4. MAKE AMERICA THE DOMINANT ENERGY PRODUCER IN THE WORLD, BY FAR! An interesting one because Biden is already overseeing record oil production, which means getting domestic gas prices down will involve some diplomacy and pressure on foreign sources.
  5. STOP OUTSOURCING, AND TURN THE UNITED STATES INTO A MANUFACTURING SUPERPOWER. Arguably Trump's most popular political position, so much so that Biden has all but adopted it.
  6. LARGE TAX CUTS FOR WORKERS, AND NO TAX ON TIPS! The "no tax on tips" is brilliant working class messaging, and a pretty solid way to get more money to service workers; it's kind of shocking nobody else has made this a centerpiece plan before.
  7. DEFEND OUR CONSTITUTION, OUR BILL OF RIGHTS, AND OUR FUNDAMENTAL FREEDOMS, INCLUDING FREEDOM OF SPEECH, FREEDOM OF RELIGION, AND THE RIGHT TO KEEP AND BEAR ARMS. Nothing new here and mostly just sloganeering, but not many people are going to object to this (except maybe focusing on the right to bear arms).
  8. PREVENT WORLD WAR THREE, RESTORE PEACE IN EUROPE AND IN THE MIDDLE EAST, AND BUILD A GREAT IRON DOME MISSILE DEFENSE SHIELD OVER OUR ENTIRE COUNTRY – ALL MADE IN AMERICA. Trump has become very interested in Israel's Iron Dome system and has been promising an American version for months — it's interesting to see in writing, though I think for a country over 400 times the size of Israel it is pretty unrealistic.
  9. END THE WEAPONIZATION OF GOVERNMENT AGAINST THE AMERICAN PEOPLE. This seems like a not-so-subtle callout to January 6 defendants and Trump's own legal troubles.
  10. STOP THE MIGRANT CRIME EPIDEMIC, DEMOLISH THE FOREIGN DRUG CARTELS, CRUSH GANG VIOLENCE, AND LOCK UP VIOLENT OFFENDERS. Very similar to the first couple of promises, which center on immigration with a fear-based posture — this is probably the biggest difference between the two parties right now, and it’s worth stating that while there is a border crisis there is no migrant crime epidemic.
  11. REBUILD OUR CITIES, INCLUDING WASHINGTON DC, MAKING THEM SAFE, CLEAN, AND BEAUTIFUL AGAIN. It's a dig at D.C., but this is something you might find in a Democratic party platform, which I thought was interesting.
  12. STRENGTHEN AND MODERNIZE OUR MILITARY, MAKING IT, WITHOUT QUESTION, THE STRONGEST AND MOST POWERFUL IN THE WORLD. I think this is already true, and nothing in this platform says what Trump would do differently in 2024 than any of the last few presidents who’ve all continued to pour money into our military.
  13. KEEP THE U.S. DOLLAR AS THE WORLD’S RESERVE CURRENCY. Probably not an issue ordinary Americans are worried about, but there are fears about this changing — I presume Trump is speaking to the business class here.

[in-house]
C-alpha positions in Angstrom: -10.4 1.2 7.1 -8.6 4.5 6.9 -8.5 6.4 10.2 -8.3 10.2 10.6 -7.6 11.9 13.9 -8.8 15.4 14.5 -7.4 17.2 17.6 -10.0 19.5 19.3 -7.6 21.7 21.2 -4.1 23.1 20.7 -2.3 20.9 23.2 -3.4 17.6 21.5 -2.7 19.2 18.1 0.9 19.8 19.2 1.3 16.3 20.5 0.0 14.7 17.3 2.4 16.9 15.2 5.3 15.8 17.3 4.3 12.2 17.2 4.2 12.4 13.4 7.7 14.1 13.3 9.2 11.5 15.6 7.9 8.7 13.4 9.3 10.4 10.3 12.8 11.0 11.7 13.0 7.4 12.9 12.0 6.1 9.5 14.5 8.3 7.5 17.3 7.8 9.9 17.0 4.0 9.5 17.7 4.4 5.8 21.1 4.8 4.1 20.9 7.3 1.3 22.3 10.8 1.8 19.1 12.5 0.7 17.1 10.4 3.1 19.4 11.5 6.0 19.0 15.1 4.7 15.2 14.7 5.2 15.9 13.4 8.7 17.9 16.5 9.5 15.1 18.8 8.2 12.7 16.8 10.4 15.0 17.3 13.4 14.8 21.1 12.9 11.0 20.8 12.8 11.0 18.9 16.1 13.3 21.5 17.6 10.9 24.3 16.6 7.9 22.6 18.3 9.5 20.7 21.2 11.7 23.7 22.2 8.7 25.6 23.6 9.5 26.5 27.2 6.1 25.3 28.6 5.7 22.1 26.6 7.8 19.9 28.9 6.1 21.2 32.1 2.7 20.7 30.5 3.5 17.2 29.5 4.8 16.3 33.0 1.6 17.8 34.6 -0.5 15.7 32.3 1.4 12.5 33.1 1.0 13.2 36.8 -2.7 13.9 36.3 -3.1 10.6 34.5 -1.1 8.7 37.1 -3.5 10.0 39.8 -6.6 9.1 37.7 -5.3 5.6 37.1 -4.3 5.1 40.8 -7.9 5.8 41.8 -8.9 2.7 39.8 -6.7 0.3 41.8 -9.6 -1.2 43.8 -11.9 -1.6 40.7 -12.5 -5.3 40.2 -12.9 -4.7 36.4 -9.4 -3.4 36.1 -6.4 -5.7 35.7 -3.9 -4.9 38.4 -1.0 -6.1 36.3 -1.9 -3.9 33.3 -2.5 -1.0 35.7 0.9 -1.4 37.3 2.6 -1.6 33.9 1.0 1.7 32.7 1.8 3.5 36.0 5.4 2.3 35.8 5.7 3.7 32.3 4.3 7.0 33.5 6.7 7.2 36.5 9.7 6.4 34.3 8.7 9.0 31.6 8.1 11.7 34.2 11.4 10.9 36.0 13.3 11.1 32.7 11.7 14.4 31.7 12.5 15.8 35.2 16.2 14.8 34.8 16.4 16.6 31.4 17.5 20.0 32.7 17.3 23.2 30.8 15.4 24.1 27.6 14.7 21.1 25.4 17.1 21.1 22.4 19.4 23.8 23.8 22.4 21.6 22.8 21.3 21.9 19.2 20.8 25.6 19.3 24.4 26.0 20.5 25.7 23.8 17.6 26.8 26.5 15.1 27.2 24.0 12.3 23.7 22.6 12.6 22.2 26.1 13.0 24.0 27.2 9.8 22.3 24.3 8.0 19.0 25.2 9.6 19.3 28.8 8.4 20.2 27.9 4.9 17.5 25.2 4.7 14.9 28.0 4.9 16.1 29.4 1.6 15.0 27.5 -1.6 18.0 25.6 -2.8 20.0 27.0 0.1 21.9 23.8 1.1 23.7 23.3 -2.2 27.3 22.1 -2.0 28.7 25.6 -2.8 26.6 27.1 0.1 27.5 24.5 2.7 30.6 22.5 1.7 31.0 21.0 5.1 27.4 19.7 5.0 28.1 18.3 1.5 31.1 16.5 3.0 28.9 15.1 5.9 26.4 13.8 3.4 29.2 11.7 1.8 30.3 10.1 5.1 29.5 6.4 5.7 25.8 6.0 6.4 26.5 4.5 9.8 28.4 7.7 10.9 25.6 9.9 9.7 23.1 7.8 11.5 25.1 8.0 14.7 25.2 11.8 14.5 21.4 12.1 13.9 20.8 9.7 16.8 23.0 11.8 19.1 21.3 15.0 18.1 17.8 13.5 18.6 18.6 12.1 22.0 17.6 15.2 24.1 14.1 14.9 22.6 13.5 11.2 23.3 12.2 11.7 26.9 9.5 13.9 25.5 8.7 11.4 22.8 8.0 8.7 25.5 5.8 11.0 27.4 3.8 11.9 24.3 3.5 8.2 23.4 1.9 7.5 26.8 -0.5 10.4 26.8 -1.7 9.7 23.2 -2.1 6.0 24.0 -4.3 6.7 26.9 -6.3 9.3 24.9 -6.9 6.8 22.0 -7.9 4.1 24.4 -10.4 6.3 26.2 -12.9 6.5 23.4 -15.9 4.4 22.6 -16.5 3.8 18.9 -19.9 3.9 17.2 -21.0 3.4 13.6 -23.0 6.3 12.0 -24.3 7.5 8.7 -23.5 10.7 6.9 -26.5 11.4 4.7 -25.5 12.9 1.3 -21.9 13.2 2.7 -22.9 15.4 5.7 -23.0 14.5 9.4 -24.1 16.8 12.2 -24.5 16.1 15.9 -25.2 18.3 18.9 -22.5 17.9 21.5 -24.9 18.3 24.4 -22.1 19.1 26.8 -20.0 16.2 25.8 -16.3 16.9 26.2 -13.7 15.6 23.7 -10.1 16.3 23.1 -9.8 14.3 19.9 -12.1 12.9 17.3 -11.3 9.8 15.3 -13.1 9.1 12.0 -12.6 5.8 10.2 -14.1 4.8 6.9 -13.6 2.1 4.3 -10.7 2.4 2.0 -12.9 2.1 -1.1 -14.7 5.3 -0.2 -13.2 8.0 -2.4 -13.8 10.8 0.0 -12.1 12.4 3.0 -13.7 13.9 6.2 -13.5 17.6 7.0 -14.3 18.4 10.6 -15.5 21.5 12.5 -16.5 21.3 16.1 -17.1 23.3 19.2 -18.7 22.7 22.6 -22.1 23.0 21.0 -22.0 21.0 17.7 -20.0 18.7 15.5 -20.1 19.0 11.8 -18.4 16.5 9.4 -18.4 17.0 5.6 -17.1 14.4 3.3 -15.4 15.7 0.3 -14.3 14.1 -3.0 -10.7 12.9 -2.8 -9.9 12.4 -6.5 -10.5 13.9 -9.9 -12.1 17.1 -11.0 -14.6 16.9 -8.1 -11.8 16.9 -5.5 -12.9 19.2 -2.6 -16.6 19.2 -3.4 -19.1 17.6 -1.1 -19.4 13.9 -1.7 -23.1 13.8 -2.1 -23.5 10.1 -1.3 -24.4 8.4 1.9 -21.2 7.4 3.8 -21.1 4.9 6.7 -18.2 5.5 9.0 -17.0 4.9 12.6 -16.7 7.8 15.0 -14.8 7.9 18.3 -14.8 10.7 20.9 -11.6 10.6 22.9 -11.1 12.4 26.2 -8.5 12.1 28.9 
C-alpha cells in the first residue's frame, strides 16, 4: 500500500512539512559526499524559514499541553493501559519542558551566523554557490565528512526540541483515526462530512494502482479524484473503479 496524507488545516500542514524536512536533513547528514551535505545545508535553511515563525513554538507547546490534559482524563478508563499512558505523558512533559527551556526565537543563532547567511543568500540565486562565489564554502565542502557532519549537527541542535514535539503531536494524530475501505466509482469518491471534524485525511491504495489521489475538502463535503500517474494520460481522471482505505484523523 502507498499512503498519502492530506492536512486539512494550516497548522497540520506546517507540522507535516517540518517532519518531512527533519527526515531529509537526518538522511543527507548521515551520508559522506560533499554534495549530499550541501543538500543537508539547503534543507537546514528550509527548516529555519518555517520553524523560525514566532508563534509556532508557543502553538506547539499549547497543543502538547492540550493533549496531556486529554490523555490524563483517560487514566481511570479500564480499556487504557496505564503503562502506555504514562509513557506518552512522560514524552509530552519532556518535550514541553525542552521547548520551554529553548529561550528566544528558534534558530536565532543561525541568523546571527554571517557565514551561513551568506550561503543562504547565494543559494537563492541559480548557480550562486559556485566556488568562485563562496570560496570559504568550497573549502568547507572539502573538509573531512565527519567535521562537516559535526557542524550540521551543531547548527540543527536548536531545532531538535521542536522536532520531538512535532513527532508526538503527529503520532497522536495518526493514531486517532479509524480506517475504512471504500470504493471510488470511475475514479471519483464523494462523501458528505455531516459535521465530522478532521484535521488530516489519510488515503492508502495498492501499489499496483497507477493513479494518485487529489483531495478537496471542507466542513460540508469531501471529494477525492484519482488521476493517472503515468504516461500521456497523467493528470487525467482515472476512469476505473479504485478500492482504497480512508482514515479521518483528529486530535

14. FIGHT FOR AND PROTECT SOCIAL SECURITY AND MEDICARE WITH NO CUTS, INCLUDING NO CHANGES TO THE RETIREMENT AGE. This promise is one of the most notable — and also frustrating — as any commitment not to adjust or reform Social Security and Medicare will ensure they collapse.
  15. CANCEL THE ELECTRIC VEHICLE MANDATE AND CUT COSTLY AND BURDENSOME REGULATIONS. Trump is currently courting the endorsement of automaker unions, and there is no doubt who this is for.
  16. CUT FEDERAL FUNDING FOR ANY SCHOOL PUSHING CRITICAL RACE THEORY, RADICAL GENDER IDEOLOGY, AND OTHER INAPPROPRIATE RACIAL, SEXUAL, OR POLITICAL CONTENT ON OUR CHILDREN. I think this problem is vastly overstated and I’m unconvinced it’s a winning political issue (see: Ron DeSantis’s failed presidential campaign), but it's not surprising to see it here.
  17. KEEP MEN OUT OF WOMEN’S SPORTS. Basically the same as #16 — I see this as pure culture-war fodder for a small part of the electorate, and it's jarring to see it in a party platform as a top-20 issue.
  18. DEPORT PRO-HAMAS RADICALS AND MAKE OUR COLLEGE CAMPUSES SAFE AND PATRIOTIC AGAIN. For many of the lefty, pro-Palestine protesters who are promising not to vote for Biden, this point might serve as a reminder about their alternative.
  19. SECURE OUR ELECTIONS, INCLUDING SAME DAY VOTING, VOTER IDENTIFICATION, PAPER BALLOTS, AND PROOF OF CITIZENSHIP. I'm all for securing elections, I support the use of paper ballots, and I have changed my mind about voter identification; but mandatory same-day voting limits access (such as the ability for deployed servicemembers to vote) and proof of citizenship is really not necessary since our system already safeguards against non-citizens voting, so this is half good and half nonsense.

All of these promises are very Trumpian: Big, bold ideas that are (in many cases) widely supported by the vast majority of Americans, but are also obviously vague, in some cases not realistic, and very "strongman" in their attitude (like promising to punish protesters and conduct mass deportations).